Territory Stories

The Garden Point Mob



The Garden Point Mob

Other title

Stories about the early days of the Catholic mission and the people who lived there, to celebrate the 50th anniversary of the mission


Historical Society of the Northern Territory


Brogan, Thecla


E-Publications; E-Books; PublicationNT




Garden Point


Published to celebrate the fiftieth anniversary of the Roman Catholic mission at Garden Point (Pularumpi) on Melville Island begun in 1940; consists of stories mostly from the early days, prepared by people who were taken to the mission as children in the 1940s and by some of the staff of the mission in the early days; includes evacuation to Melbourne in 1942 and return in 1945, conditions at the mission, dormitory life, education, recreation including hunting, bush trips and football.


Made available via the Publications (Legal Deposit) Act 2004 (NT).

Table of contents

Early days at the mission at Garden Point / J. Pye -- Mission 1940-1945 / E. Bennett -- Gifts from the skies / L. O'Dwyer -- Arrivals at Garden Point; daily life / Sister Elsie, Mick Cussen, Marie Gardner, Thecla Brogan -- How Leon Gregory go the name "Foxie" / Luke S Morcom -- Ada's story / Ada Bailey -- Faye's story / Faye Gavenlock -- Happy days at Garden Point / Barbara Tippolay -- Evacuation 1942 / Eileen Ryan -- The first months / Sister Antoninus -- Harold Anderson / Luke S. Morcom -- Some of the boys / Jack Cusack -- Memories of Garden Point 1956-1964 / Sister Christopher Cleary -- Garden Point grows up / Peter Brogan -- Melville Island song / words by Sister Mary Annunciata.




Melville Island; Catholic Church; Missions; Aboriginal Australians; Religion

Publisher name

Historical Society of the Northern Territory

Place of publication



x, 85 pages : illustrations, maps, portraits ; 25 cm.

File type




Copyright owner

Historical Society of the Northern Territory

Parent handle


Citation address


Page content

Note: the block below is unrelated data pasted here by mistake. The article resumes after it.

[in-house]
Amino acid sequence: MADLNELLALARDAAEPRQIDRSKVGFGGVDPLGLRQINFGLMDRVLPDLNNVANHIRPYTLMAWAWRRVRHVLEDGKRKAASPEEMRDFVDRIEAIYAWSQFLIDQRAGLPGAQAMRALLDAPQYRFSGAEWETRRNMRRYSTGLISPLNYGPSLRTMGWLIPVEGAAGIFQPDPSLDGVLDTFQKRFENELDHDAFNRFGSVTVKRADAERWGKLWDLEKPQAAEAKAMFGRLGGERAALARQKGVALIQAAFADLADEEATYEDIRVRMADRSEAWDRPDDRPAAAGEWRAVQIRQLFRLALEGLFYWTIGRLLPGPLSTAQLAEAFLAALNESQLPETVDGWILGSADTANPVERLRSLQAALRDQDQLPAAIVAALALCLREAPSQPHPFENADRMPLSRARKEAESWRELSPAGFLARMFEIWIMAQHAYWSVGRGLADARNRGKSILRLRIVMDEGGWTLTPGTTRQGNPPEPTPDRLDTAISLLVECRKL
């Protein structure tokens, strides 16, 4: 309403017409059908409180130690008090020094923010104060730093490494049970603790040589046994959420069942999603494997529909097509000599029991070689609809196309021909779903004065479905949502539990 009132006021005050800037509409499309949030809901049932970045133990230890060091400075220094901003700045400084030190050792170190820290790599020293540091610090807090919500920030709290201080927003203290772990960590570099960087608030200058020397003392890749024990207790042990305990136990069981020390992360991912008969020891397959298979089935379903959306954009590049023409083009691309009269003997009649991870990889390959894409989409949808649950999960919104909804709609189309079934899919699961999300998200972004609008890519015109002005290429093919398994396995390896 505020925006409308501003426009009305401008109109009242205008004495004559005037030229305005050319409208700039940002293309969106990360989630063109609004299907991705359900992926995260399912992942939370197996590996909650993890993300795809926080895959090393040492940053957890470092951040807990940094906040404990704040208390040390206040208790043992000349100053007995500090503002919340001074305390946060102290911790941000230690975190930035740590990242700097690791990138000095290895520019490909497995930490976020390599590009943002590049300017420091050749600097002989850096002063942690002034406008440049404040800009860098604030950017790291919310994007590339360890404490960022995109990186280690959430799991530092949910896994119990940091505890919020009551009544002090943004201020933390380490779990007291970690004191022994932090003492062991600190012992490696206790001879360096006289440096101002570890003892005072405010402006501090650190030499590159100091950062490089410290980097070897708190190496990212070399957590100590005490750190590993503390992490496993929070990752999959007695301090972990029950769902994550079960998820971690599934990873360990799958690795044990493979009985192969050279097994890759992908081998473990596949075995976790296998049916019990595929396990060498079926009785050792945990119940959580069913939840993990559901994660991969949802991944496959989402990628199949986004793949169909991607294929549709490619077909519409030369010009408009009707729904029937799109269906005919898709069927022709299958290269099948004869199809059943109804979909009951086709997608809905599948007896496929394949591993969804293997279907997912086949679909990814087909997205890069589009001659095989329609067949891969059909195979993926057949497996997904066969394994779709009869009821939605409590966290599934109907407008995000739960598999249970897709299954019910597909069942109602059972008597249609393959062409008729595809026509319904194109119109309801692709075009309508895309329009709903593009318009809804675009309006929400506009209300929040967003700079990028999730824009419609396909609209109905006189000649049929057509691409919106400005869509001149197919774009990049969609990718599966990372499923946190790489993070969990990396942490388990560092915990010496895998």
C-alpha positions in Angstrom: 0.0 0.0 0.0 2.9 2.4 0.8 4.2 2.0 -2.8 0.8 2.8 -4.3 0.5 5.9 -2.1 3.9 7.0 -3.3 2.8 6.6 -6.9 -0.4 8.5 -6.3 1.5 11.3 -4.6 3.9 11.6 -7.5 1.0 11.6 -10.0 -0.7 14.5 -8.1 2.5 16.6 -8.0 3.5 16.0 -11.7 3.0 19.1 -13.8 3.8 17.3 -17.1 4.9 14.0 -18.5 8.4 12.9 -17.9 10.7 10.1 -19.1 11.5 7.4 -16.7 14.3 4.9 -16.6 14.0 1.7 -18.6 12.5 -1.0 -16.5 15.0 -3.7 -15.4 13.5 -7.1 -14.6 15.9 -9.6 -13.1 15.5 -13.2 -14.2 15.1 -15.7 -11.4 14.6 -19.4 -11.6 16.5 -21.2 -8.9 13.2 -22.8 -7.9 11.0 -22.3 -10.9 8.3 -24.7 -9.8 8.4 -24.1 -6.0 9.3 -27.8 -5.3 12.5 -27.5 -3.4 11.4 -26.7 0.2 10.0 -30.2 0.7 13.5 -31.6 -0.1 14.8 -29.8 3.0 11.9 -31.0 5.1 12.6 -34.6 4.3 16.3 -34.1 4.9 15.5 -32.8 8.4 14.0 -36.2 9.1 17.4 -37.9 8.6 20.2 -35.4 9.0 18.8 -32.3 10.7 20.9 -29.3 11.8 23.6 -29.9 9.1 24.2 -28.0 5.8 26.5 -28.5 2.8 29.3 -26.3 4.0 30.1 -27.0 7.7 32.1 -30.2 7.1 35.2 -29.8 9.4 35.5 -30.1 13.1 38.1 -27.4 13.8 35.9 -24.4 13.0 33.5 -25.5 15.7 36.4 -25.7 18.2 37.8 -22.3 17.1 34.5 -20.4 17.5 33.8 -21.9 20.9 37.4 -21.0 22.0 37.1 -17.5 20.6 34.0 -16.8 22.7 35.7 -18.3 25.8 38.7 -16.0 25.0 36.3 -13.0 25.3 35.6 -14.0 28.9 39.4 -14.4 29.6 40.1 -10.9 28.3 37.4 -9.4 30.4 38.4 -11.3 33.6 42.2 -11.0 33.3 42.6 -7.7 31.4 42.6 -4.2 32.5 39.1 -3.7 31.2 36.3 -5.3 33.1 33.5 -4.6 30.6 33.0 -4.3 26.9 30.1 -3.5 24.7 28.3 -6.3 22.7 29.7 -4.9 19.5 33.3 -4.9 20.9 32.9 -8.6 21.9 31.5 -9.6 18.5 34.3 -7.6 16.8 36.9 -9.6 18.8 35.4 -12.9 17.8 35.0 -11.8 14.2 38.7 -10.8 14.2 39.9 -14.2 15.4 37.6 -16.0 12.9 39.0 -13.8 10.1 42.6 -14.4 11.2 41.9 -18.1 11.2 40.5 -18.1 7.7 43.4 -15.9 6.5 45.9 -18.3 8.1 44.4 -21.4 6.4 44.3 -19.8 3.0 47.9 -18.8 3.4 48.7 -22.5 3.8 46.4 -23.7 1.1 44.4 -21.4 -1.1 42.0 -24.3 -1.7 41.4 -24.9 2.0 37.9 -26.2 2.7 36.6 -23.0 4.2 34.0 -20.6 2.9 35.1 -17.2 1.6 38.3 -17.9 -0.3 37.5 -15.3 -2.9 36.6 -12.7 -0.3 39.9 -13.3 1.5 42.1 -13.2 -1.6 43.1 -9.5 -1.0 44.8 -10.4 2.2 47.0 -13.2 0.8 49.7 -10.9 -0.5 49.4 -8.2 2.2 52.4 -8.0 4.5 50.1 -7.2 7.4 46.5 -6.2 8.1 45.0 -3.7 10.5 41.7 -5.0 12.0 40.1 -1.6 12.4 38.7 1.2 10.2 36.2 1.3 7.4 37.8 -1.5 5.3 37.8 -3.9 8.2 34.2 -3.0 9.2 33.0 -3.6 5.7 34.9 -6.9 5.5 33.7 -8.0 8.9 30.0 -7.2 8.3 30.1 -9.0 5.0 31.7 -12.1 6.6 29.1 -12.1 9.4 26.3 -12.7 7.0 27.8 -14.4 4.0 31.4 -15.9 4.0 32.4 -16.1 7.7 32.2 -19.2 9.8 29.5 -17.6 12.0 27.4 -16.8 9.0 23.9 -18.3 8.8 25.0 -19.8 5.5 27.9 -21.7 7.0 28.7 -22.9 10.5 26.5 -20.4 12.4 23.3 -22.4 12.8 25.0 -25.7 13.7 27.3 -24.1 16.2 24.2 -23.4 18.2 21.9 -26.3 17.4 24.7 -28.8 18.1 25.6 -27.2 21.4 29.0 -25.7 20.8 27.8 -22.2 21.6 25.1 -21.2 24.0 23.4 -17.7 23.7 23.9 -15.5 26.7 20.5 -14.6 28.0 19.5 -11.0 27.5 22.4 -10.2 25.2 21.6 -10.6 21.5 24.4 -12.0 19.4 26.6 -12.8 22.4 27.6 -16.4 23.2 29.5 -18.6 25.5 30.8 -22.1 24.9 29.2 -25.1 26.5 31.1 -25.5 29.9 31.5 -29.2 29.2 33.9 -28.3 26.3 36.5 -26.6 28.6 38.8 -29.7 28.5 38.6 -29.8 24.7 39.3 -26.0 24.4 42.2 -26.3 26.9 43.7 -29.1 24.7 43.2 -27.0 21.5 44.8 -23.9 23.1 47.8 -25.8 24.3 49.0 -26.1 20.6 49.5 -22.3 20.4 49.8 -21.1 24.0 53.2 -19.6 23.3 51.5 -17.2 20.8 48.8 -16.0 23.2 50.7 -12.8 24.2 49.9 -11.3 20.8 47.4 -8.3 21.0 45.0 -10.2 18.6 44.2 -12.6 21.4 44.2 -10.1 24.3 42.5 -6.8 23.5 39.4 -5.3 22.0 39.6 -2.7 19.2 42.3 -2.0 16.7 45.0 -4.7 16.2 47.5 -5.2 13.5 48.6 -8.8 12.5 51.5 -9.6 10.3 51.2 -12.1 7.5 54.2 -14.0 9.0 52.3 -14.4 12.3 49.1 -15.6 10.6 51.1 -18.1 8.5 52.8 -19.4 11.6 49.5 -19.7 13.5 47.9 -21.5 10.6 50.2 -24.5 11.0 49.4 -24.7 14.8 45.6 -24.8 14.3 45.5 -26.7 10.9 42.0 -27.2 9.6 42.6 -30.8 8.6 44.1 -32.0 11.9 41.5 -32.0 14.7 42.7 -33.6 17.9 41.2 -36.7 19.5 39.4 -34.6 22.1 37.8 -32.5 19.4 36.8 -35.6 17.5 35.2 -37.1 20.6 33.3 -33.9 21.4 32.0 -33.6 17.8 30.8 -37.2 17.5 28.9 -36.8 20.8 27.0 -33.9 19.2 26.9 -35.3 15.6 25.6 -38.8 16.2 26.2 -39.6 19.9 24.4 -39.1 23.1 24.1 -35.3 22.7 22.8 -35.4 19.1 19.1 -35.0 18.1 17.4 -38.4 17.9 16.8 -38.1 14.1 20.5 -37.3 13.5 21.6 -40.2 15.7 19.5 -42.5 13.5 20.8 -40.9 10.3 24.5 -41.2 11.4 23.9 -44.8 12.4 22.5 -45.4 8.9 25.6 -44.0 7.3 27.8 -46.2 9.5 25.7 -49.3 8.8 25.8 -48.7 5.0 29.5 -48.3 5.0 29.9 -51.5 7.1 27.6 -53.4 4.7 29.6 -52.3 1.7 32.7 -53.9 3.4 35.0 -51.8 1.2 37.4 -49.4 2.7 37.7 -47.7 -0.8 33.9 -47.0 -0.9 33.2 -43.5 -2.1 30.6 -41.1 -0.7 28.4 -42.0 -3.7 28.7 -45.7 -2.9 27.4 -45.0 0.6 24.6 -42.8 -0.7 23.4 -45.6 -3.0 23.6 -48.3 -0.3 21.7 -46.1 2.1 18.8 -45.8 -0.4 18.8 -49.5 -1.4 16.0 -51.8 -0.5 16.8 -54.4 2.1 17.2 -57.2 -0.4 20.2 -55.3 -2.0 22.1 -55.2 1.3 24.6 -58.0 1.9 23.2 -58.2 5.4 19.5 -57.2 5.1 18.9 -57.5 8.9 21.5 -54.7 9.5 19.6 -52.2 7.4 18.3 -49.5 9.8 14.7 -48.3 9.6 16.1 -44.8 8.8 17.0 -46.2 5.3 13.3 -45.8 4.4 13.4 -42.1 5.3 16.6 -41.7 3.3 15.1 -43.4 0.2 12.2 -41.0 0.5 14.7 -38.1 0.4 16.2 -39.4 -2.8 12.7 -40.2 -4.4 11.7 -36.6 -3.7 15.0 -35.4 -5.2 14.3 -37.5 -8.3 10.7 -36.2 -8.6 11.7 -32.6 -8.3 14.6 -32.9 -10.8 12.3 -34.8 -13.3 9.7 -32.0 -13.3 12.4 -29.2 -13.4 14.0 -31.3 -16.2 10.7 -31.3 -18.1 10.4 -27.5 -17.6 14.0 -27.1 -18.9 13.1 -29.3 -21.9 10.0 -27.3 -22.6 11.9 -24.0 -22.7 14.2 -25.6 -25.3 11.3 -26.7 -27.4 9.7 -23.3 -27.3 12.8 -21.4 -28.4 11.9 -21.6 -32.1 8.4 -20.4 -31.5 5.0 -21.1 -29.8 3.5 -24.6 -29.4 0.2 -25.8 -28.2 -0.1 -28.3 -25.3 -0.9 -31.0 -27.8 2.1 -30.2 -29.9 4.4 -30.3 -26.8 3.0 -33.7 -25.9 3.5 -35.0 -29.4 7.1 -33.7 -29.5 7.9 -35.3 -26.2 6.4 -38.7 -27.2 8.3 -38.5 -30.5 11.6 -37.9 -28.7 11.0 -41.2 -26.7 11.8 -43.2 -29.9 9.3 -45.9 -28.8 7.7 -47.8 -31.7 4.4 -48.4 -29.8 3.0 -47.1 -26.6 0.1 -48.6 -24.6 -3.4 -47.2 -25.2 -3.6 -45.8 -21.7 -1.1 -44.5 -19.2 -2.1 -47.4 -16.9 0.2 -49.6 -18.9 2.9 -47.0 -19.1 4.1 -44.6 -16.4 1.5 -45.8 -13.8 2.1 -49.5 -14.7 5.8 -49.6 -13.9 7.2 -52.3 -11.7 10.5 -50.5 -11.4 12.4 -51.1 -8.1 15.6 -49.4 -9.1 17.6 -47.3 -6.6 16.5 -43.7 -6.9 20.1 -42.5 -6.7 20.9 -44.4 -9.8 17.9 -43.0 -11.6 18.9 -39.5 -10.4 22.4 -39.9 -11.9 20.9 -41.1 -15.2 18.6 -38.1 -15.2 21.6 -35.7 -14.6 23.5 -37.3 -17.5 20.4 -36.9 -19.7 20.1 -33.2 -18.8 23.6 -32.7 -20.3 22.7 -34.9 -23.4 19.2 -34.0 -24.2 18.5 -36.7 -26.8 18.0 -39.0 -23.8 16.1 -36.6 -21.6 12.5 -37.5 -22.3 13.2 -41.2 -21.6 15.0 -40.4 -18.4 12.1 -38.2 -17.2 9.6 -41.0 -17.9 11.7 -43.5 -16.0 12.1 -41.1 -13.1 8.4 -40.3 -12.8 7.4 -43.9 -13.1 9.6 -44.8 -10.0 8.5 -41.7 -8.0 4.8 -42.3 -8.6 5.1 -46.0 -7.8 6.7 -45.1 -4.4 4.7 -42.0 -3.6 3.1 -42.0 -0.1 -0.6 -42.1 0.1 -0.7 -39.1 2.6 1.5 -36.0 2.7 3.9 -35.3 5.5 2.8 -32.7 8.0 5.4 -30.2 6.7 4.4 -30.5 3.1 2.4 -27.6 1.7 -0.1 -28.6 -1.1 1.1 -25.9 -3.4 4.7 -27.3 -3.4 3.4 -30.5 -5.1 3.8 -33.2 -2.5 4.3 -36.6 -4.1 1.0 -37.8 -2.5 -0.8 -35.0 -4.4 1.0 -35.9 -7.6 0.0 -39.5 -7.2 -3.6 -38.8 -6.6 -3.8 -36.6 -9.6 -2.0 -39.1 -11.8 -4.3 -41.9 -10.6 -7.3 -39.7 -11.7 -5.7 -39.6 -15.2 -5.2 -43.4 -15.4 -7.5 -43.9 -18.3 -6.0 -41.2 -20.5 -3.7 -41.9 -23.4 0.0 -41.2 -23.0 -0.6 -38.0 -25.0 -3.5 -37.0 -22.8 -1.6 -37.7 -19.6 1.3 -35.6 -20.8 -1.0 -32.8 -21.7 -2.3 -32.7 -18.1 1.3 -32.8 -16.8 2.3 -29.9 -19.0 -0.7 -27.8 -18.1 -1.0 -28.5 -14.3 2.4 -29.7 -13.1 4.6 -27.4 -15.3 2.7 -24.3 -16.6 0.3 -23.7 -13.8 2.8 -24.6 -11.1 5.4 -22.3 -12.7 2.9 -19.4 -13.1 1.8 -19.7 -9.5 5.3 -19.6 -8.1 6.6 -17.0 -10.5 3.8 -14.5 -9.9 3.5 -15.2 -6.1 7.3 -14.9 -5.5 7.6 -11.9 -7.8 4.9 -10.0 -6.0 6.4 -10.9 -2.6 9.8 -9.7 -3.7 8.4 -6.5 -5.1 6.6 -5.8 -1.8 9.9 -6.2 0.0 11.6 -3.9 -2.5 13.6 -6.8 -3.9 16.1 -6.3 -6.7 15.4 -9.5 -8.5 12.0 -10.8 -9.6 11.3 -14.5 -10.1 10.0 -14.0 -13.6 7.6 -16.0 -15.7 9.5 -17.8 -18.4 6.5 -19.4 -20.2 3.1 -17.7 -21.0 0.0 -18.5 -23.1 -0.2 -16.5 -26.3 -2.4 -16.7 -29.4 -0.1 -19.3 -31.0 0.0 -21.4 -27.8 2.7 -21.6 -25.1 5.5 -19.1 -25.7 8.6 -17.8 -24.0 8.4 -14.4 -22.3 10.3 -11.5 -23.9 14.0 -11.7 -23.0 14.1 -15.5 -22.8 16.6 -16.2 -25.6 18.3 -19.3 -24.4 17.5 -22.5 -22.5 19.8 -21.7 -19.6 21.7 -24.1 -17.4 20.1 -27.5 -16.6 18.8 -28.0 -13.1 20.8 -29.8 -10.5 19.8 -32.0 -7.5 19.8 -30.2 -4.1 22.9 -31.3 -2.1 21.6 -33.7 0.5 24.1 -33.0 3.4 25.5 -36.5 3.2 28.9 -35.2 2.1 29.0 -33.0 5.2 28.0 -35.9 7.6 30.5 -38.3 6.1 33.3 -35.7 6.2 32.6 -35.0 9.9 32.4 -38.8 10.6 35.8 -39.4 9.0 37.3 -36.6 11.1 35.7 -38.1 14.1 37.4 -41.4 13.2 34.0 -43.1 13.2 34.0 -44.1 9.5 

' 1" I Quinn was a great favourite with the kids. He always had a smile on his face. He was often found telling jokes or chasing some kid. The houses for the boys and girls had been completed in 1941. Brother Bennett arrived in April to take charge of the boys. On 25 June Sisters Annunciata, Eucharia, Antoninus and their Provincial Superior from Sydney, Sister Concepta Henschke, arrived with fifteen girls from various parts of the Territory. They left Darwin on the St Francis and picked up at Bathurst Island fourteen girls who until then had been living with the Sisters. The girls' ages ranged from 18 months to 14 years. At the front beach to welcome them at Garden Point were Father Connors and Brother Bennett with their thirty boys whose ages ranged from 2 to 14 years. There was little time to settle down. With Australia now at war with Japan, a Japanese strike in the North was likely, so the first thing to do was to evacuate the girls with the three Sisters. They travelled to Darwin on the Southern Cross; Sister Eucharia reported that they were pursued by a submarine. A submarine was sunk off Bathurst Island shortly afterwards. Father Connors and Brother Bennett stayed behind together with Mrs Liddy who did the cooking and looked after their material needs. The girls were in Darwin on February 19 for the first air raid. Father J Cosgrove noted in his diary: I was writing at my desk in the presbytery about 10 am when I heard loud, strange noises. I walked onto the balcony and saw strange planes and bombs falling from them. I said aloud: 'Good God, the Japs! What do we do?' I then saw the Garden Point girls running around in the yard enjoying every minute of it; some were singing out 'over, got him'. I told them to go inside the Convent. The 10 Sisters were busy getting things ready for the long journey south by road. The Sisters had tried to call the girls inside .... Soon the girls and Sisters were taken out of Darwin by the American Transport Drivers, first to Adelaide River some 68 miles down the Stuart Highway and tlum on to Pine Creek. The Sisters and girls slept in police prison cells that night. They had to tie rope across the doors to keep the horses out; Father Henschke managed to get a bag of fiour and a bag of rice for them. When a train came along they were allowed to get into the cattle trucks to Larrimah. From there Australian Military trucks took them to Alice Springs. The Aussie soldiers treated the Sisters, girls and Bishop Gsell well. The refugees then travelled on to Melbourne and on to Mandeville Hall where they caused quite a sensation. This was the first time that people really understood that there was war in the North of Australia. For security reasons reports on the Darwin air-raid had been played down. A little later the girls were shifted to Carrieton, about 50 km east of Port Augusta, in South Australia and were well cared for by the Sisters during the three years of hostilities. Father AJ Conway of Carrieton accepted them into his parish and found a suitable home for them. Father Henschke, the Mission Bursar in Darwin, looked after their temporal needs. Bishop McCabe of Port Pirie and the people of Carrieton were very kind to them. When the girls returned they found that in spite of the war the place was much better than when they had left. The first thing to catch their eye was The Quail riding and bobbing at anchor. Its story has been told by Brother Pye in The Tiwi Story. Back at Garden Point during the war Father Connors told the Tiwis to go to Snake Bay (Milikapiti) since Garden Point was well known to the Japanese. It was a dicey spot. The Tiwis 11

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